Cornea Surgeon Joins Team

Integrates attentive care philosophy and advanced techniques

One chilly New York morning in early February 2009, Alisha Webb’s life was forever changed. As she drove along on her way to community college, she hit a patch of ice on the road. She lost control of her car, which was then crushed by an oncoming sport-utility vehicle. It was one day after her 19th birthday.Stock photo from
“She had blood throughout her brain and a diffuse axonal injury,” reports Janine Venturella, Alisha’s mother. “She also had a ruptured spleen, contusions of the heart and fractured vertebrae. Blood was seen in the base of her brainstem, the area responsible for consciousness. She was diagnosed with a severe traumatic brain injury and was in a coma.”
Doctors gave Alisha’s family no hope for her recovery. They believed she would remain in a vegetative state and have no quality of life. They asked the family to consider removing Alisha from life support.
“They wanted us to consider that, but we couldn’t do it,” says Janine. “We believed her situation was going to change and she would get a miracle.
“Alisha remained in a coma for one month, then woke up. She spent the next three months in a rehabilitation hospital. She got out of the hospital on May eighth of that year. She got her miracle.”
When Alisha first woke from her coma, she was like an infant. She could barely move. She couldn’t lift her head. She couldn’t walk or speak. She was forced to relearn all of the skills she had taken for granted before the accident.
“I was starting over as a child at the age of nineteen,” confirms Alisha. “I had to learn to think, write, walk and talk. I had to learn to eat and drink, to control my movements, and to groom and behave myself. It was awful, but I think about how far I’ve come since. I can’t believe I survived that accident.”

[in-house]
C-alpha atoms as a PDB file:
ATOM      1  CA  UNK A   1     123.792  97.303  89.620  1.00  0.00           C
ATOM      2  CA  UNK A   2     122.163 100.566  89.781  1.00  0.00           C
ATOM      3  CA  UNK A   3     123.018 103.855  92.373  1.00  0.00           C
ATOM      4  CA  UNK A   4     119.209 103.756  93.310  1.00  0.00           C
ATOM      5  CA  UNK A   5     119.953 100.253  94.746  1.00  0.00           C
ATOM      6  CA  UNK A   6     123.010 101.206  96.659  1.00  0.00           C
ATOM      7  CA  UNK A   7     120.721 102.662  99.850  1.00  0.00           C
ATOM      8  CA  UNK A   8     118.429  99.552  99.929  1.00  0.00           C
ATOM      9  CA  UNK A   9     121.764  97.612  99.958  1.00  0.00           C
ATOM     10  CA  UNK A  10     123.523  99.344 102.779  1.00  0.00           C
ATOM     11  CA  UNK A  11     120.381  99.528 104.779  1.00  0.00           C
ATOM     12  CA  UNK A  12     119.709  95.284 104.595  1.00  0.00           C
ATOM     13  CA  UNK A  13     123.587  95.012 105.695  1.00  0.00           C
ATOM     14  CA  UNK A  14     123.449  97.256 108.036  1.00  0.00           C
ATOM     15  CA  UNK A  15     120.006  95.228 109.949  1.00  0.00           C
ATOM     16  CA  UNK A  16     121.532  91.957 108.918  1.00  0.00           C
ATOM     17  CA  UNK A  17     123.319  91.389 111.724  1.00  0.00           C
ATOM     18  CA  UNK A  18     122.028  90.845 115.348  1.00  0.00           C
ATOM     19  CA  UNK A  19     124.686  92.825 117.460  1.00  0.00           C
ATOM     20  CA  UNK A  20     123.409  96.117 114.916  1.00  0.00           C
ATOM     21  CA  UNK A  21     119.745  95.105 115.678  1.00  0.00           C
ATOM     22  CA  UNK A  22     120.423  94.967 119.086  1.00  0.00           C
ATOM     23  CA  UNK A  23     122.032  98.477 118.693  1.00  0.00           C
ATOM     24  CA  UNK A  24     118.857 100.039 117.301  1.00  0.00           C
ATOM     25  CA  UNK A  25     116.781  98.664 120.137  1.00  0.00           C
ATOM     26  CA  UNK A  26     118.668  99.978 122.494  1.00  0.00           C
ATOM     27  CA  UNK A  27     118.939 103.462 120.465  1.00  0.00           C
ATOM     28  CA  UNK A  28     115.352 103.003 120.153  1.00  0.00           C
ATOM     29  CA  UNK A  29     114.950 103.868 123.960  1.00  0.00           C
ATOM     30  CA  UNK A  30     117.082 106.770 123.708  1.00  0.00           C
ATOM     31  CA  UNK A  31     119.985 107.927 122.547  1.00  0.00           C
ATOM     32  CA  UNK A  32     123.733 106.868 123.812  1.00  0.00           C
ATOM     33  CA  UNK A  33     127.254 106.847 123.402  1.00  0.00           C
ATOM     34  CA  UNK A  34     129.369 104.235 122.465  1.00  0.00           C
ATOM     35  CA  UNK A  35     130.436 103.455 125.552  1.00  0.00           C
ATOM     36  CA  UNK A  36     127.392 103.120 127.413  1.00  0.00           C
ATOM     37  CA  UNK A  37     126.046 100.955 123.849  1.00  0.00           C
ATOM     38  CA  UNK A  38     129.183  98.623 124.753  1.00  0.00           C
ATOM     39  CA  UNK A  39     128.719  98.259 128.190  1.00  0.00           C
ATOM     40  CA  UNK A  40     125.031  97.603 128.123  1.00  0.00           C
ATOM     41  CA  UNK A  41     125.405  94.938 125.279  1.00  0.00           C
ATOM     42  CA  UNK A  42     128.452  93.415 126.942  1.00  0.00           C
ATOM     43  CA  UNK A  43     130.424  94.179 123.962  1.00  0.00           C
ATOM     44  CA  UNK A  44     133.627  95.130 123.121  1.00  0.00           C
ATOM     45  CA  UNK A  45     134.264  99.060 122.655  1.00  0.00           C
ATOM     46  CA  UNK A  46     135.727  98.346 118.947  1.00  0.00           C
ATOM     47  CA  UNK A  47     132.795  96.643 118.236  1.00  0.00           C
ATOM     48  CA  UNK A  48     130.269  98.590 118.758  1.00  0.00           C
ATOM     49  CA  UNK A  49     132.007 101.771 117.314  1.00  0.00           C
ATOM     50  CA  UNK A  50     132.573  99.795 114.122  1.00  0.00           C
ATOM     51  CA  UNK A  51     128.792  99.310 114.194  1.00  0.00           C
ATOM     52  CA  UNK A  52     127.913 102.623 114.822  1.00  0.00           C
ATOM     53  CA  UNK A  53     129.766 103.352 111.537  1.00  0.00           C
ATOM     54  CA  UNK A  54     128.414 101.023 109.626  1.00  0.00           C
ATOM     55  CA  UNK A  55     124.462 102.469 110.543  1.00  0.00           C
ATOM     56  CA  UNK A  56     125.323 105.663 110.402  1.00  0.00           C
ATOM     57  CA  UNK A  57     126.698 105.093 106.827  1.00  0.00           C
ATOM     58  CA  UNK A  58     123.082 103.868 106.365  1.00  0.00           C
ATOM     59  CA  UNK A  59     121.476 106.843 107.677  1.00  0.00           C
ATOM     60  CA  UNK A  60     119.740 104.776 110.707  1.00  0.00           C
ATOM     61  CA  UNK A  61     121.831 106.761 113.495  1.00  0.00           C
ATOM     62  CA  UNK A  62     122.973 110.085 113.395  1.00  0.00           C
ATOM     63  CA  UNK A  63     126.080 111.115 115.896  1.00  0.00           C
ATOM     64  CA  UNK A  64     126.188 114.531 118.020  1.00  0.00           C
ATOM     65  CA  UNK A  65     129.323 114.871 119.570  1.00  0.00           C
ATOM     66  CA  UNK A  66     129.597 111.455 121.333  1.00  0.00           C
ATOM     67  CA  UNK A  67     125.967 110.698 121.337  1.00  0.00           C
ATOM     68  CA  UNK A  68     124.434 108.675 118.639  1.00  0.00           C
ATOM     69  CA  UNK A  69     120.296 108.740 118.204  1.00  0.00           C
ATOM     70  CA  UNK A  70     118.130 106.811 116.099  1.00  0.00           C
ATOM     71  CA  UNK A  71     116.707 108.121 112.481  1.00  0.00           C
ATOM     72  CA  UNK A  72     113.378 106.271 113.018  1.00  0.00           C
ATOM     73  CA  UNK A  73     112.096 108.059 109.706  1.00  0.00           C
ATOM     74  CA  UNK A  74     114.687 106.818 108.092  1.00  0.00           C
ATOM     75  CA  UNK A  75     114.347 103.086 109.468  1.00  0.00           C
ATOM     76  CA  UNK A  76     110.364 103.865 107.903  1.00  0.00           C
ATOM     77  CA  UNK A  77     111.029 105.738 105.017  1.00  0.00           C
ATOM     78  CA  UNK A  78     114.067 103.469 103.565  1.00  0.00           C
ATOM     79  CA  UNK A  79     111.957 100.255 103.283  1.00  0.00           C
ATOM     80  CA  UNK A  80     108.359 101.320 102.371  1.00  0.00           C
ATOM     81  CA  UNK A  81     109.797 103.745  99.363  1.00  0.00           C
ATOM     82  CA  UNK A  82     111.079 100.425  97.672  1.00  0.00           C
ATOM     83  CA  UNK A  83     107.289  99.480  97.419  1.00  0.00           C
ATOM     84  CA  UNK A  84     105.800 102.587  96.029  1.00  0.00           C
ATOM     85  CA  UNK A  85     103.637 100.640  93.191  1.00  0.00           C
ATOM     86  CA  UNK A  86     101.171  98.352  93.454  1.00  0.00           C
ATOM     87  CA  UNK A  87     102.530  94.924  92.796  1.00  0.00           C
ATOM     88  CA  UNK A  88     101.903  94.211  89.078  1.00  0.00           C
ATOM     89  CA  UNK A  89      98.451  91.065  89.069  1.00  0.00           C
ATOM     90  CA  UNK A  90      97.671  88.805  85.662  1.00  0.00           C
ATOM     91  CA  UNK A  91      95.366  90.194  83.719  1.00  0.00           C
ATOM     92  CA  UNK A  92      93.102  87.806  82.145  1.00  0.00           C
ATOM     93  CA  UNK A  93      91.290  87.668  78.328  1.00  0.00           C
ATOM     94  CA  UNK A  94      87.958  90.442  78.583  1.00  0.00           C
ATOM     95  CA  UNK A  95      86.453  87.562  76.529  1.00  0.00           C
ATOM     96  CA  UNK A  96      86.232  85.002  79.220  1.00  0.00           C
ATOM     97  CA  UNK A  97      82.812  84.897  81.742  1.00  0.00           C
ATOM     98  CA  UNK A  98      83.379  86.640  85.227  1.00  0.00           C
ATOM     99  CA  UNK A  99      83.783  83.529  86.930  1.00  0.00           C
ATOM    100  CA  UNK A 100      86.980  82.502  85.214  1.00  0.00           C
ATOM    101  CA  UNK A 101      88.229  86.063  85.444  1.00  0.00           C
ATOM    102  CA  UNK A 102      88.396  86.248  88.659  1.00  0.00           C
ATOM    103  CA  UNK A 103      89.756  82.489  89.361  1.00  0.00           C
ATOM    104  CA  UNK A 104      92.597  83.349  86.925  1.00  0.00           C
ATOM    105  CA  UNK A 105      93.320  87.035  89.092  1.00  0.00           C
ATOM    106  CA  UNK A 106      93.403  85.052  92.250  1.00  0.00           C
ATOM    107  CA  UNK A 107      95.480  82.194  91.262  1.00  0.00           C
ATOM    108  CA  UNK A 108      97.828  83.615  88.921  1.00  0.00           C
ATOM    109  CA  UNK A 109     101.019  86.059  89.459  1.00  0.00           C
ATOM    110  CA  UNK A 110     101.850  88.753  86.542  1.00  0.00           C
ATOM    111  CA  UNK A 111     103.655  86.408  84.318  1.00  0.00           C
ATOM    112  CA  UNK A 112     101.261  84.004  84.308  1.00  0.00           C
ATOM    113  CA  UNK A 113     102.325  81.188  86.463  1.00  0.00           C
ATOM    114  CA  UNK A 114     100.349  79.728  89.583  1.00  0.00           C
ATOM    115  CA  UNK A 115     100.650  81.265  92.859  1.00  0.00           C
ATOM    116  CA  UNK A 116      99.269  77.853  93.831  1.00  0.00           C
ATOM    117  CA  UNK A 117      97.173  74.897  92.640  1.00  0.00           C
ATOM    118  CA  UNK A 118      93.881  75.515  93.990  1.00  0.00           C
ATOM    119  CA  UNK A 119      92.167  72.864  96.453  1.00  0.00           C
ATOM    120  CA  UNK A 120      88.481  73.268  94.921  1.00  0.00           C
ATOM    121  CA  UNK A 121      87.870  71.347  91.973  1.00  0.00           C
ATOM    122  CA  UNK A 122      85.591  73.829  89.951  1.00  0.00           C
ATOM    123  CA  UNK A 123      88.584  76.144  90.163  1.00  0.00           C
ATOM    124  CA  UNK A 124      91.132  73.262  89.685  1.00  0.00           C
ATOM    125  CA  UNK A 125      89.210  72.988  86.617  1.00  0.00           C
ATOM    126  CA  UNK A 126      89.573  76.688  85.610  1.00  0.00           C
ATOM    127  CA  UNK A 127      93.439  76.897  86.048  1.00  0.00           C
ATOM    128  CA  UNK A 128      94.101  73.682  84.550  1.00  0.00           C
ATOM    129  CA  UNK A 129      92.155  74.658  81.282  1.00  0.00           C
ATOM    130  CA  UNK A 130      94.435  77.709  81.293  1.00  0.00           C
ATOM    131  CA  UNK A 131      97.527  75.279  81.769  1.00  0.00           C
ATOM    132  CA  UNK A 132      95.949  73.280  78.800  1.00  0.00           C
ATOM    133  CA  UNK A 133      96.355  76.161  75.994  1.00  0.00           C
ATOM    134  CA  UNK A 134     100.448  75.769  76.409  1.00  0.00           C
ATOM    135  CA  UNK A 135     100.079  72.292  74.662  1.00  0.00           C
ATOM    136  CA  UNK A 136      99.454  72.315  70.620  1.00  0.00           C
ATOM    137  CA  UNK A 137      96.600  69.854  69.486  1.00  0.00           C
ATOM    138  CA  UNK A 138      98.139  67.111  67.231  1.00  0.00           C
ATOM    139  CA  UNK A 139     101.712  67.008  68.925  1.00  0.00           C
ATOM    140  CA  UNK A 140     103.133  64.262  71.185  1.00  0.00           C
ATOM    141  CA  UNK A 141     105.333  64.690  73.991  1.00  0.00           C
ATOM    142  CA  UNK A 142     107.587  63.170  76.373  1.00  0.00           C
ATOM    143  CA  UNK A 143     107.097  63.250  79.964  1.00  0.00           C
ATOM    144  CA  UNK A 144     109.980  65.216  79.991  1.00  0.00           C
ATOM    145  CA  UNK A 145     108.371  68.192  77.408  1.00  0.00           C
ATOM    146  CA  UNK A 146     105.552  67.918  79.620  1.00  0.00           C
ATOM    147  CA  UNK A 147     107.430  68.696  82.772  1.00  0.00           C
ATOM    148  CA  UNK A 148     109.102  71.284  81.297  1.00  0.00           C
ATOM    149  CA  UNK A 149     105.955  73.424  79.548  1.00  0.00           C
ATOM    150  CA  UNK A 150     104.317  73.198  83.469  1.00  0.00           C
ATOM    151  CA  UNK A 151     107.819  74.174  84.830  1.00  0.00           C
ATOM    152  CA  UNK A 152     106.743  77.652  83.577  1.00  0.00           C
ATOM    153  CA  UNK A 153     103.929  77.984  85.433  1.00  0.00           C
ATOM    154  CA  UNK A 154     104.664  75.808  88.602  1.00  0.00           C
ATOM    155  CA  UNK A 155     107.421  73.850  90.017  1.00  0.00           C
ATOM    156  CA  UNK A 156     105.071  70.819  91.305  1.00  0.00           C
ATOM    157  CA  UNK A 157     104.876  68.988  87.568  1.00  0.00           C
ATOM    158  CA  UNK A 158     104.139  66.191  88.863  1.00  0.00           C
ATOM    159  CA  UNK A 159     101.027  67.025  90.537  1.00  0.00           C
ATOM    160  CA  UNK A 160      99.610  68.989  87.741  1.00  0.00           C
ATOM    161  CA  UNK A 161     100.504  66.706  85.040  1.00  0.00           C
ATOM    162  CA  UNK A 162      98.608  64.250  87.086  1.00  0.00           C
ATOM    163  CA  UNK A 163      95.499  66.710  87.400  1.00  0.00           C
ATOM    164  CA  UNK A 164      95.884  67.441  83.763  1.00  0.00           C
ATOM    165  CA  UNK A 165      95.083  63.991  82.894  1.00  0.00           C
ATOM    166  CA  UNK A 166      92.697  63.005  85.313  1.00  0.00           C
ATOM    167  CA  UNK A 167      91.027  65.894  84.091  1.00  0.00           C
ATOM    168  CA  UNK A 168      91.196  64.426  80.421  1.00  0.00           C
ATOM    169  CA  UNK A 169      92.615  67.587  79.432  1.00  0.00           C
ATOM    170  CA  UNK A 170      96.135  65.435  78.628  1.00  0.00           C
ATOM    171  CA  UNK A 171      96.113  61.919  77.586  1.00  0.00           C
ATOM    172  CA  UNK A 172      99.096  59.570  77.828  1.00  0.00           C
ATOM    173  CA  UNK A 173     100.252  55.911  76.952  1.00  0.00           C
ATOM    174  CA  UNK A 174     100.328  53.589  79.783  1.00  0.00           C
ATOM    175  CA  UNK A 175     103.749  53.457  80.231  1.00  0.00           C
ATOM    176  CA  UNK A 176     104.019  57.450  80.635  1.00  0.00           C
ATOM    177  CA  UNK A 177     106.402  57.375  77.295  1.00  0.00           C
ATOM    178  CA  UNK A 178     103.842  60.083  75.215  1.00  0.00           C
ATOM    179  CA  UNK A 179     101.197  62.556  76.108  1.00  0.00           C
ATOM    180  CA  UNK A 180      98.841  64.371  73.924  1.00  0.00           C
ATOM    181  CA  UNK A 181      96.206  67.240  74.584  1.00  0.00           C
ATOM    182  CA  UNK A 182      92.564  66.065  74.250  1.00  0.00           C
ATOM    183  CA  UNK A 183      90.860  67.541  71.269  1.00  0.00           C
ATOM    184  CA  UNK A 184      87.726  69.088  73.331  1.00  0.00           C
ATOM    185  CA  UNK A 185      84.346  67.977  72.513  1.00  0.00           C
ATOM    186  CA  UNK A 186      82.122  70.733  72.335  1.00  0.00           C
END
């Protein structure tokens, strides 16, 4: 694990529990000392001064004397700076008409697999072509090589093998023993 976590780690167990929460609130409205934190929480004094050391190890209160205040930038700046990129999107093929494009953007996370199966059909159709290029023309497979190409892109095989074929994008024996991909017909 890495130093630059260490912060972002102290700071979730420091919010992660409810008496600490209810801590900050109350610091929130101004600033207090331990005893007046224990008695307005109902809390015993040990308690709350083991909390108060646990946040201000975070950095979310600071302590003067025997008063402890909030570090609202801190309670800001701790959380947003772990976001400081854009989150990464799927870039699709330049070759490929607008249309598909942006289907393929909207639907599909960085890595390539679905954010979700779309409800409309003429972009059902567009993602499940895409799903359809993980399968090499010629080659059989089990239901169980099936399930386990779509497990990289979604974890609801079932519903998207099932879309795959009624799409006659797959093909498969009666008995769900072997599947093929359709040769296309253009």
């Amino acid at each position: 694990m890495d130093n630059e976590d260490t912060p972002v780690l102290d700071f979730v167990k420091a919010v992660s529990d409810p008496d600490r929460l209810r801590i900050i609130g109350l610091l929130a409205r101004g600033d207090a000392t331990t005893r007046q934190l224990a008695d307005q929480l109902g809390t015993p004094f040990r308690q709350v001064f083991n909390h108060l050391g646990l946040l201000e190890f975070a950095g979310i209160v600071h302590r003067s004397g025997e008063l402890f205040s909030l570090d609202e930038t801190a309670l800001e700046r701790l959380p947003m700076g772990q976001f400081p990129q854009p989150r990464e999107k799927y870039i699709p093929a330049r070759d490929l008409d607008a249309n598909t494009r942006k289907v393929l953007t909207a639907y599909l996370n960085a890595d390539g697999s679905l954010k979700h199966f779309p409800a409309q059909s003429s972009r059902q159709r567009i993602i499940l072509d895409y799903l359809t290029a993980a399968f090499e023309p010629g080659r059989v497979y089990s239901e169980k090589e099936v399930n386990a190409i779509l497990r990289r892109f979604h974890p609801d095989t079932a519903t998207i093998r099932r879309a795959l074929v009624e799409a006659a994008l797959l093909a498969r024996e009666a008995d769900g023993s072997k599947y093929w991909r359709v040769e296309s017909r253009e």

Alisha came full circle in her rehabilitation, but there was still one effect of the traumatic brain injury that needed to be addressed: her vision.
“Early on, the doctors felt Alisha’s vision was affected, but to what degree they couldn’t tell,” states Janine. “At that time, her vision was not a priority.”
As Alisha recovered, that changed. She visited an ophthalmologist, who referred her to an eye hospital in Pittsburgh, Pennsylvania. There, she met Steven E. Kane, MD, then a fellow in cornea, cataract and refractive surgery at the University of Pittsburgh.
Dr. Kane, a native of Florida, recently returned to his home state and joined the medical staff of The Eye Institute of West Florida in Largo. The Eye Institute of West Florida has been the go-to center for ophthalmic care in the greater Tampa Bay area for more than 40 years.

Changing Course

“Alisha was evaluated for refractive surgery a few years before I met her,” notes Dr. Kane. “It was recommended at that time she wear glasses because she was so significantly nearsighted. She was not a candidate for LASIK [laser-assisted in-situ keratomileusis].
“The reason she came to me and again expressed interest in refractive surgery was because her glasses would not stay on her face. And she could not put in contact lenses because of a tremor resulting from her injury.”
By this time, new technology, implantable collamer lenses, or ICL, were available for patients who are too nearsighted or don’t have corneas suitable for LASIK. Dr. Kane began evaluating Alisha for these lenses.
“Our mission was to do everything we could to get her glasses free,” he acknowledges. “Initially, we planned to do an ICL in one eye, which was very nearsighted, and LASIK in the other, because the degree of nearsightedness between her eyes was very different.

“Dr. Kane didn’t give up. He was very determined to see the surgery succeed.” – Janine

“During her workup, we performed an exam to test her eyes’ ability to accommodate, or change power. We blocked her accommodation in her eyes to get a true sense of how nearsighted they are when they’re fully relaxed. When we did that for Alisha, we were surprised because her accommodation was so strong.”
Dr. Kane reports that because of the magnitude of Alisha’s accommodation, he had to change his original treatment plan. It became apparent after doing additional confirmatory testing that she was in accommodation spasm, and he needed to relax that spasm to determine her true level of nearsightedness. Treating her while she was in accommodation spasm would have resulted in overtreatment, and she would have traded her nearsighted glasses for farsighted glasses in the long run.